When developments such as these were introduced, they were frequently hailed as innovations. And in fact, features that can harm some consumers but provide more benefit to others have a place in a well-functioning market. We firmly believe that consumers should have the ability to choose those offerings that they believe best meet their needs if they can make well-informed choices.
Consumers can not be assured the opportunity to make informed choices about the risks without clear rules of the road. Innovation without regulation leads to a race to the bottom based on exploiting consumer confusion. Without rules, the firm that makes its product appear more attractive by hiding the real cost to the consumer wins. Perhaps a firm does not want to take that route, but competition forces it to. Without a strong framework of regulation, banks and other providers compete to take advantage of consumer confusion rather than to better serve consumer preferences. This must end.
Let me turn to the challenge of "too big to fail" firms.
The sudden collapses of Bear Stearns, Lehman Brothers, and AIG demonstrated that our framework for supervision and regulation of large, highly leveraged and substantially interconnected financial firms - and the government's toolkit for managing their failure - is profoundly inadequate.
There were many causes for the growth of these large, leveraged, and interconnected financial firms over the past few decades, but important among them was the assumption on the part of investors and others that these firms would receive government assistance if they ran into trouble.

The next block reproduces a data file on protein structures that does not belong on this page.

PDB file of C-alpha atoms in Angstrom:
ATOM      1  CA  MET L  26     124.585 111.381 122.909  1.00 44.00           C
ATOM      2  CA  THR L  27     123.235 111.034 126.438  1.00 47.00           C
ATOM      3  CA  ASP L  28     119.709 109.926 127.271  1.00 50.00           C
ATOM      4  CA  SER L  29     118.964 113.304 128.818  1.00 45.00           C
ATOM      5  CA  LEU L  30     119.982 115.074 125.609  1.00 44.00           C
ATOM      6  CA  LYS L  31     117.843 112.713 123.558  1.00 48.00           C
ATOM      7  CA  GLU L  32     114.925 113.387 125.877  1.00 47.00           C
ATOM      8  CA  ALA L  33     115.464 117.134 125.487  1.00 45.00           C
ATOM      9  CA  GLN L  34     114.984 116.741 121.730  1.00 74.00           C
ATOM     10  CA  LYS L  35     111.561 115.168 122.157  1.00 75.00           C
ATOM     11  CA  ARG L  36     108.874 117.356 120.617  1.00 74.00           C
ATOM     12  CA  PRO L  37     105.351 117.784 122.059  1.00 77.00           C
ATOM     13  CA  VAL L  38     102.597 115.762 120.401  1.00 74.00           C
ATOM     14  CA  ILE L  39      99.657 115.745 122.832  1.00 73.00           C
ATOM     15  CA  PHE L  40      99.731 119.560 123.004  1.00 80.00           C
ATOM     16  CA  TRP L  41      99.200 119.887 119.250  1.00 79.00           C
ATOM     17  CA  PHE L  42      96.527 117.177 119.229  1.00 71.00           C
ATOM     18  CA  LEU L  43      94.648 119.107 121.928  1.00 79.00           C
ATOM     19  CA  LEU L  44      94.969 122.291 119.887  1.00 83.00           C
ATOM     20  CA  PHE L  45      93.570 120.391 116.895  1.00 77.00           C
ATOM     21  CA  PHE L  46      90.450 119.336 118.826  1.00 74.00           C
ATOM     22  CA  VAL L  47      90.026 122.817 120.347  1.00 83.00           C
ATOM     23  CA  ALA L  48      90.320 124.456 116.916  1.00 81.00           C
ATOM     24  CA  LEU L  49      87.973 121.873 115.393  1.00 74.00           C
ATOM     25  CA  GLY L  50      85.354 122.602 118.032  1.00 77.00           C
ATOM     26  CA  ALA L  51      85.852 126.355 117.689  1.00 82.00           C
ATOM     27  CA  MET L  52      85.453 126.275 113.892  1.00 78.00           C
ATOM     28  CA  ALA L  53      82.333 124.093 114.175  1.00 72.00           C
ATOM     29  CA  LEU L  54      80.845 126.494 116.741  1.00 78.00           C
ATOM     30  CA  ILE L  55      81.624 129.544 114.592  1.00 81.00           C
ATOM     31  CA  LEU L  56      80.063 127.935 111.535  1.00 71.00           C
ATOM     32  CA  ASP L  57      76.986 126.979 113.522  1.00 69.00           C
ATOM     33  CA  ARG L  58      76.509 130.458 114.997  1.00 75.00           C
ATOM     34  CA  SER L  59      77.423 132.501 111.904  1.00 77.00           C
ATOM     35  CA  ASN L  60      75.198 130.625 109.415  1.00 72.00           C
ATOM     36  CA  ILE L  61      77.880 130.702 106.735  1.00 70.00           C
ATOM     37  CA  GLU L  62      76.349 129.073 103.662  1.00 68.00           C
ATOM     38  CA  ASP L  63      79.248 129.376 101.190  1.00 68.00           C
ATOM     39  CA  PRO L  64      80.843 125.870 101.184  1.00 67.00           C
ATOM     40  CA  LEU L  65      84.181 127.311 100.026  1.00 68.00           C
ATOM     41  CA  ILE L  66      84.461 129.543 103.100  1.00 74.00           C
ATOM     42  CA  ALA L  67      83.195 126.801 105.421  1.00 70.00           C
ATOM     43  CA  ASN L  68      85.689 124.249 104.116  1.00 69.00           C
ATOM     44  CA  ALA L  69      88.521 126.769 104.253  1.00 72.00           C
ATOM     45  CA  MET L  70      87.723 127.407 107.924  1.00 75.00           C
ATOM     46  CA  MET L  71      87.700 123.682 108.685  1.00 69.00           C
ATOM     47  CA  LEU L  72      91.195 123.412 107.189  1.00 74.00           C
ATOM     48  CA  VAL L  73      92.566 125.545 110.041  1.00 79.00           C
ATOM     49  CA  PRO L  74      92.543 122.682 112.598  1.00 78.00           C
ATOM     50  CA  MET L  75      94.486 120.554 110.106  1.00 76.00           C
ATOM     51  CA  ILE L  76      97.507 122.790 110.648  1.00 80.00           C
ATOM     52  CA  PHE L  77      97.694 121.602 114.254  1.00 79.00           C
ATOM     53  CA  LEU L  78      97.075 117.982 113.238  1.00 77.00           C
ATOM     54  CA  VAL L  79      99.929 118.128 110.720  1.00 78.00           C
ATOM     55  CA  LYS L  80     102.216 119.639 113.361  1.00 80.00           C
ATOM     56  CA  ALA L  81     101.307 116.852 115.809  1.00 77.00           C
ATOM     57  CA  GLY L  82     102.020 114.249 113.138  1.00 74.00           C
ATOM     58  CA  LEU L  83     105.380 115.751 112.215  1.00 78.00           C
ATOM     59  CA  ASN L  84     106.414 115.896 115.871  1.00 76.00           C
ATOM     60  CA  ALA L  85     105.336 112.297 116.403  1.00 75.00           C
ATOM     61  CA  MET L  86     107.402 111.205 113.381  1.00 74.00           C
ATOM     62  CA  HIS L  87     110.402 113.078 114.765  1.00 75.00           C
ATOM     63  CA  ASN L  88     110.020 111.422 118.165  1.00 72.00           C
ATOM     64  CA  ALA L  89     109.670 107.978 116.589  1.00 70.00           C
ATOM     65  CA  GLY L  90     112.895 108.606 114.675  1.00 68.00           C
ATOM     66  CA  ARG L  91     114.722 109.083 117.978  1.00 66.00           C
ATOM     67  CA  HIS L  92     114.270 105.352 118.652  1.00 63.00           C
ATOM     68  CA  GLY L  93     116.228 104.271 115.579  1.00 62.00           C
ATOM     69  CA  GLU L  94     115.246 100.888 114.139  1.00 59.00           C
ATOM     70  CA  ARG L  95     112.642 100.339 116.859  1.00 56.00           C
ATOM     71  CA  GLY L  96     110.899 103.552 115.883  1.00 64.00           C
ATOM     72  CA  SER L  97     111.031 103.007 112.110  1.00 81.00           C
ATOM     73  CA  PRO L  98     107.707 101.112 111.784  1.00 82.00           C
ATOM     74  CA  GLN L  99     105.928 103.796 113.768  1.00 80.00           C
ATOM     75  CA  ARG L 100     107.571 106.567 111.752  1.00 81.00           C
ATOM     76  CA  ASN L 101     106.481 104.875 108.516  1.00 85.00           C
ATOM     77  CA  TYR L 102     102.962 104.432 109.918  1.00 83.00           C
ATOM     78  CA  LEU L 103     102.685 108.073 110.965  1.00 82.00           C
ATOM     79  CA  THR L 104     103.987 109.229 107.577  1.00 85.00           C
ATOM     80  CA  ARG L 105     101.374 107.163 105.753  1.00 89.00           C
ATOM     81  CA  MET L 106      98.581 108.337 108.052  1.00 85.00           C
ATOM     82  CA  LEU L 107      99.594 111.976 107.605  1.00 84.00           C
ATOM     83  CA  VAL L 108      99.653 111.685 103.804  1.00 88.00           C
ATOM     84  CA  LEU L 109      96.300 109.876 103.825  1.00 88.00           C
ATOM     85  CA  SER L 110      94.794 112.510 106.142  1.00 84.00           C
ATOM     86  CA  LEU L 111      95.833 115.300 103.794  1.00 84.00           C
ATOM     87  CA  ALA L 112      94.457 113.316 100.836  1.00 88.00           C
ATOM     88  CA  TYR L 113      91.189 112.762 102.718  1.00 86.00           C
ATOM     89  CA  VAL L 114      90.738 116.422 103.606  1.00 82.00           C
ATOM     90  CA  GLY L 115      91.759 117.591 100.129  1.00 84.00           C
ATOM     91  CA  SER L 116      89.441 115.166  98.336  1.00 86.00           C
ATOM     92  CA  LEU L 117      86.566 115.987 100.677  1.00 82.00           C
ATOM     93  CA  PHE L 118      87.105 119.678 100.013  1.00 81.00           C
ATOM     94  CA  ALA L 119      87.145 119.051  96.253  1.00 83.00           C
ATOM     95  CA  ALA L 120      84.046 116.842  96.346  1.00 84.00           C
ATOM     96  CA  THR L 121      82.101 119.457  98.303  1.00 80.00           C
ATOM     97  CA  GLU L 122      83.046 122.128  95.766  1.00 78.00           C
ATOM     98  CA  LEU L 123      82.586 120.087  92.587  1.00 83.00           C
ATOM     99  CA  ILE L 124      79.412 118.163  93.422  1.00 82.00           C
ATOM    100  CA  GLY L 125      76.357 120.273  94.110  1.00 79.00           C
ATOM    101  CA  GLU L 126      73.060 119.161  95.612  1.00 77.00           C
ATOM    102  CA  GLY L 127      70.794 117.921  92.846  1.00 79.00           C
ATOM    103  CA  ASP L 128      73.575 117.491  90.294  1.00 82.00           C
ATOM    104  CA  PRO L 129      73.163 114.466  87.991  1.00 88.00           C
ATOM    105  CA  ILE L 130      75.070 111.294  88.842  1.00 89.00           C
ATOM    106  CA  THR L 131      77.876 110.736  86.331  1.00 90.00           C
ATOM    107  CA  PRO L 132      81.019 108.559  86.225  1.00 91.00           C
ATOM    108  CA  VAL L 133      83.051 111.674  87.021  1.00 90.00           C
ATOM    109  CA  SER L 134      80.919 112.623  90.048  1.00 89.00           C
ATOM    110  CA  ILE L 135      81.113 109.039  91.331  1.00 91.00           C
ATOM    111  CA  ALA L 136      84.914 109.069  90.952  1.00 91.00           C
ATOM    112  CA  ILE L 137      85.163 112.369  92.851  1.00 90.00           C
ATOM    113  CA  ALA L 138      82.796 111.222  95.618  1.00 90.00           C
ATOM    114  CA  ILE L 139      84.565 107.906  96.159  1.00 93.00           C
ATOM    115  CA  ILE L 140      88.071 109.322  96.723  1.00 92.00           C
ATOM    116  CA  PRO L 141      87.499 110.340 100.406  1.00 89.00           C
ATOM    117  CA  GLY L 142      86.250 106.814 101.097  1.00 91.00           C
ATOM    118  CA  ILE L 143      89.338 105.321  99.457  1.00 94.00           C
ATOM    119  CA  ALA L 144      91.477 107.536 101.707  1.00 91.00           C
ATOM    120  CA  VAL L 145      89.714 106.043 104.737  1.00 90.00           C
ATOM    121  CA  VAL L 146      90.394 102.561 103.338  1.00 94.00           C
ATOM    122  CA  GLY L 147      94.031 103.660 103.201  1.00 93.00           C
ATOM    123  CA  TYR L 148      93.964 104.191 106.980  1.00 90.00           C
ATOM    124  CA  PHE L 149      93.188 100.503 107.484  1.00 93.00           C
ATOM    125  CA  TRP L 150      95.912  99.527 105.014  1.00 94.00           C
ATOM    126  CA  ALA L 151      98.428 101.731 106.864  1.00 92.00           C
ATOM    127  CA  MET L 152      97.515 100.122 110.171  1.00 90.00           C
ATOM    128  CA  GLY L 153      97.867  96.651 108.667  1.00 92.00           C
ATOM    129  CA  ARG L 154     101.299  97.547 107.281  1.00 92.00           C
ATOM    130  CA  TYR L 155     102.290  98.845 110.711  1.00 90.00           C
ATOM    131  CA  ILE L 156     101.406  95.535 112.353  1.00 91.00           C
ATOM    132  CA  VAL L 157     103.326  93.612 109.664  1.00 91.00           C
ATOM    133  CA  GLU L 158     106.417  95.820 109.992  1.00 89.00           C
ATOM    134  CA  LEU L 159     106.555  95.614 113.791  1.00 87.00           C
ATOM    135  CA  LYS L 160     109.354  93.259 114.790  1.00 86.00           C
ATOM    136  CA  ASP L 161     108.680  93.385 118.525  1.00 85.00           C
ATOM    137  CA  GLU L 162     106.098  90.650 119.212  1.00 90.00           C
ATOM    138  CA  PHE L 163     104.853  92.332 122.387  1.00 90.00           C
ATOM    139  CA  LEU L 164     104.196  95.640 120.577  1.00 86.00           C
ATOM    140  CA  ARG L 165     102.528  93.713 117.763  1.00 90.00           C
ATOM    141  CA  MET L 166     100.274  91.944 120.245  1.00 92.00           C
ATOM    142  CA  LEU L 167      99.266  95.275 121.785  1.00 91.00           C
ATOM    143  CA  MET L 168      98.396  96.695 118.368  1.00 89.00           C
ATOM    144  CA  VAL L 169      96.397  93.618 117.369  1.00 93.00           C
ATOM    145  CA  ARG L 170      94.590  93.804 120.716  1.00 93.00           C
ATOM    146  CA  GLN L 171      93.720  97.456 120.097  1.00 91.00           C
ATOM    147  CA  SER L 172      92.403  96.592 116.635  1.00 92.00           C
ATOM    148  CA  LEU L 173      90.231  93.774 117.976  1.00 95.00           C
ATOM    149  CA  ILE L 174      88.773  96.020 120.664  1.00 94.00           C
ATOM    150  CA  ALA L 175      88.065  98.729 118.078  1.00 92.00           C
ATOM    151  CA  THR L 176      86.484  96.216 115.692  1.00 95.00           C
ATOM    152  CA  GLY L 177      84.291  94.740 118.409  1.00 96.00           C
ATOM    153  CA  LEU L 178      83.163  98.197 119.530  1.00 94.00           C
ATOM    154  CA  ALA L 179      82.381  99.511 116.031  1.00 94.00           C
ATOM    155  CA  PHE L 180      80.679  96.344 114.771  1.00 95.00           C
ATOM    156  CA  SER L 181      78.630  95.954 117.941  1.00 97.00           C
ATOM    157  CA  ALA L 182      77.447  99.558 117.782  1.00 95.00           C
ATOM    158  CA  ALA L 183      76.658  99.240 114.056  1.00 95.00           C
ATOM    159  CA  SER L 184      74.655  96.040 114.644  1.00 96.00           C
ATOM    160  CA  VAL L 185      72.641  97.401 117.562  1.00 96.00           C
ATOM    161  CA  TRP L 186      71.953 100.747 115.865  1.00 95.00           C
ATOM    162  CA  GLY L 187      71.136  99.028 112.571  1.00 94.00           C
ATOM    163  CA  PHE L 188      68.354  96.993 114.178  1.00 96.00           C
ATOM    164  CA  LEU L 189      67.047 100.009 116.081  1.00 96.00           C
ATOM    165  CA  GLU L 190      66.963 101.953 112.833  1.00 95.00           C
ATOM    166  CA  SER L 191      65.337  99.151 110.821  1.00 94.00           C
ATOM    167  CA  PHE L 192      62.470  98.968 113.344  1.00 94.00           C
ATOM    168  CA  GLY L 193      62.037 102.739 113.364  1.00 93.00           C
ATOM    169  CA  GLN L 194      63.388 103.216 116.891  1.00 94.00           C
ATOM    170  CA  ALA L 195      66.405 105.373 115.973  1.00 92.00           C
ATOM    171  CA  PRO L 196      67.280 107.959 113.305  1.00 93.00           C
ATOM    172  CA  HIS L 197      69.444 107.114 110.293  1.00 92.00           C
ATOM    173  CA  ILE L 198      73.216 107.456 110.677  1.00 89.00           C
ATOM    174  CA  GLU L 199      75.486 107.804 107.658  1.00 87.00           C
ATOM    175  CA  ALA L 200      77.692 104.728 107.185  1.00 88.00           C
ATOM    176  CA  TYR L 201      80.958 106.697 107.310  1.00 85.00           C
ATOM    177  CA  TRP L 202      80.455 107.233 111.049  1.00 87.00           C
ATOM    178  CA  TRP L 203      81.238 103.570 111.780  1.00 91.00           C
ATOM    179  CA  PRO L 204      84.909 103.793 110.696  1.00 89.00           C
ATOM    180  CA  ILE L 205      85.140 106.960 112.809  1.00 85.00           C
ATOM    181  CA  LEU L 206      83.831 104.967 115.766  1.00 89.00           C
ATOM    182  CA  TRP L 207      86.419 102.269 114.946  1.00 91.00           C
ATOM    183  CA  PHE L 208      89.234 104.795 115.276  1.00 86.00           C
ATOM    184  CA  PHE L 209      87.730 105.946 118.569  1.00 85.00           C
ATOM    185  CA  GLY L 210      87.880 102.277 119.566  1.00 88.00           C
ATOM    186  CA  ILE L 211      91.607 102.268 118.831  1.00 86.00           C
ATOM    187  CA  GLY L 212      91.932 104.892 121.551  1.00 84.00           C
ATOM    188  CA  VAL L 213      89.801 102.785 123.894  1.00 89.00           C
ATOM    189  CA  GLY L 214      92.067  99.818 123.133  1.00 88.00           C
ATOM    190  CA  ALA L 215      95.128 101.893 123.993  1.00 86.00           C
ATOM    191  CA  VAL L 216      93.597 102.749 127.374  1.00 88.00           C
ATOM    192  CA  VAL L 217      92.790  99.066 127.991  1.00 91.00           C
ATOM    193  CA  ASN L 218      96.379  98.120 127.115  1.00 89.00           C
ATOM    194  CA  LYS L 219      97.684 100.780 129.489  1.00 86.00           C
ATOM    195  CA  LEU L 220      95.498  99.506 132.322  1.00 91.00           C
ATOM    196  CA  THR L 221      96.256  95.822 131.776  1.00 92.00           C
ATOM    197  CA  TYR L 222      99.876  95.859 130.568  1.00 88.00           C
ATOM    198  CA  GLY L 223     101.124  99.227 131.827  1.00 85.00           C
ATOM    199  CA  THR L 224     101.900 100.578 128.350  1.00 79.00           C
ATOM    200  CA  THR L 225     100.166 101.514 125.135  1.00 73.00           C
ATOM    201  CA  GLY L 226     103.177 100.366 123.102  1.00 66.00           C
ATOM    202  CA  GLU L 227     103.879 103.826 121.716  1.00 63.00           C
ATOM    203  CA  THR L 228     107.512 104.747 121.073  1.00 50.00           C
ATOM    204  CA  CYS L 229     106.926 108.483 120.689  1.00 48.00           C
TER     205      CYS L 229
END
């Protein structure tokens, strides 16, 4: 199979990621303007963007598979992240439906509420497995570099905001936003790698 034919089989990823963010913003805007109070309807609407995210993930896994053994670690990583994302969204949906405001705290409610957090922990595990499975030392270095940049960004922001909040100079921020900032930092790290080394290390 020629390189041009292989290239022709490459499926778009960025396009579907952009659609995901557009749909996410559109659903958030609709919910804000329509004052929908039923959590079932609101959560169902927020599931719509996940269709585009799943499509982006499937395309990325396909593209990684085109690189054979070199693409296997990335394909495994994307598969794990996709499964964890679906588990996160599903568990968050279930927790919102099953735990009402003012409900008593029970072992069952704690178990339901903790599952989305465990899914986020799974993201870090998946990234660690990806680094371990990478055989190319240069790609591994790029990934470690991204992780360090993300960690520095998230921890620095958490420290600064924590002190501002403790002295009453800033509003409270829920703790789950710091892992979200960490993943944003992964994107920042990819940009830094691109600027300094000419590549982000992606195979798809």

The assumption undermined market discipline and contributed to excessive risk-taking by the firms. And the actions of the federal government over the past 18 months to support our major financial firms, while necessary to prevent an implosion of our financial system and deeper damage to our economy, have solidified the market perception that Washington will always be there to help these firms.
Addressing the threats to financial stability posed by large, leveraged, and interconnected financial firms is central to the Administration's financial regulatory reforms. Here is how our plan will accomplish this goal.
First, we cannot allow firms to reap the benefits of explicit or implicit government subsidies without very strong government oversight. We must substantially reduce the moral hazard created by the perception that these subsidies exist; address their corrosive effects on market discipline; and minimize their encouragement of risk-taking. So, for example, we cannot permit weak regulation of government-sponsored enterprises like Fannie Mae and Freddie Mac that accumulate trillions of dollars of exposure that is implicitly backed by the taxpayer. We cannot again permit our largest investment banks or other firms to operate without real consolidated supervision, yet obtain government assistance when they collapse.